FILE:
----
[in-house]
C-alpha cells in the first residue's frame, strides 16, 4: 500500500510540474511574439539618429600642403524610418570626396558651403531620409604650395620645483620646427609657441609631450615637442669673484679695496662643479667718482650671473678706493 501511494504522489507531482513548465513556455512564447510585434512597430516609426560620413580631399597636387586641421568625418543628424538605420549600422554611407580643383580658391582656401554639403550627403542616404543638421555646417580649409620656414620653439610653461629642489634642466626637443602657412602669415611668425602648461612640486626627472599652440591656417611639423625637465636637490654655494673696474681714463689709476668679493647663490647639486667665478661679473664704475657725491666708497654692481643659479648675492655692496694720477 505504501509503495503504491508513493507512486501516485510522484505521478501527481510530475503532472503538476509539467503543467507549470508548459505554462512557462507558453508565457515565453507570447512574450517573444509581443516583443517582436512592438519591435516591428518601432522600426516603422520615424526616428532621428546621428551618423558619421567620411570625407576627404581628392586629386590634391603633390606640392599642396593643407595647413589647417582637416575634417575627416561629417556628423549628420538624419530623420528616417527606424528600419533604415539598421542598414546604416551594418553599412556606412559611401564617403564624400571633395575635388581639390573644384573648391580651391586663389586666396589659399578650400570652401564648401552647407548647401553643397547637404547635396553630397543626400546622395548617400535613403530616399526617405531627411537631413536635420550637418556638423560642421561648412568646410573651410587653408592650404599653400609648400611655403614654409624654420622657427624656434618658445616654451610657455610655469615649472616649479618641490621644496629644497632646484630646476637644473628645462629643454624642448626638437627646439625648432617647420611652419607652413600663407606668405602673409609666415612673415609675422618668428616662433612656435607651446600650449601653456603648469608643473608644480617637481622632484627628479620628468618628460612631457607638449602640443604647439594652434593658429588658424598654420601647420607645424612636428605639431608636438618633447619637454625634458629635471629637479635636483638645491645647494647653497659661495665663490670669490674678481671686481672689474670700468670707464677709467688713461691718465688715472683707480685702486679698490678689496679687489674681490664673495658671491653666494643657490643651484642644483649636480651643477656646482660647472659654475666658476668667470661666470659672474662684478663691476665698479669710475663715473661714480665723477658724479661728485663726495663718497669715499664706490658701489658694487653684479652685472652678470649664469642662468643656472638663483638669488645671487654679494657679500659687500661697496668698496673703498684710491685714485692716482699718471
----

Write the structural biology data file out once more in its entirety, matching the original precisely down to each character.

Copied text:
[in-house]
C-alpha cells in the first residue's frame, strides 16, 4: 500500500510540474511574439539618429600642403524610418570626396558651403531620409604650395620645483620646427609657441609631450615637442669673484679695496662643479667718482650671473678706493 501511494504522489507531482513548465513556455512564447510585434512597430516609426560620413580631399597636387586641421568625418543628424538605420549600422554611407580643383580658391582656401554639403550627403542616404543638421555646417580649409620656414620653439610653461629642489634642466626637443602657412602669415611668425602648461612640486626627472599652440591656417611639423625637465636637490654655494673696474681714463689709476668679493647663490647639486667665478661679473664704475657725491666708497654692481643659479648675492655692496694720477 505504501509503495503504491508513493507512486501516485510522484505521478501527481510530475503532472503538476509539467503543467507549470508548459505554462512557462507558453508565457515565453507570447512574450517573444509581443516583443517582436512592438519591435516591428518601432522600426516603422520615424526616428532621428546621428551618423558619421567620411570625407576627404581628392586629386590634391603633390606640392599642396593643407595647413589647417582637416575634417575627416561629417556628423549628420538624419530623420528616417527606424528600419533604415539598421542598414546604416551594418553599412556606412559611401564617403564624400571633395575635388581639390573644384573648391580651391586663389586666396589659399578650400570652401564648401552647407548647401553643397547637404547635396553630397543626400546622395548617400535613403530616399526617405531627411537631413536635420550637418556638423560642421561648412568646410573651410587653408592650404599653400609648400611655403614654409624654420622657427624656434618658445616654451610657455610655469615649472616649479618641490621644496629644497632646484630646476637644473628645462629643454624642448626638437627646439625648432617647420611652419607652413600663407606668405602673409609666415612673415609675422618668428616662433612656435607651446600650449601653456603648469608643473608644480617637481622632484627628479620628468618628460612631457607638449602640443604647439594652434593658429588658424598654420601647420607645424612636428605639431608636438618633447619637454625634458629635471629637479635636483638645491645647494647653497659661495665663490670669490674678481671686481672689474670700468670707464677709467688713461691718465688715472683707480685702486679698490678689496679687489674681490664673495658671491653666494643657490643651484642644483649636480651643477656646482660647472659654475666658476668667470661666470659672474662684478663691476665698479669710475663715473661714480665723477658724479661728485663726495663718497669715499664706490658701489658694487653684479652685472652678470649664469642662468643656472638663483638669488645671487654679494657679500659687500661697496668698496673703498684710491685714485692716482699718471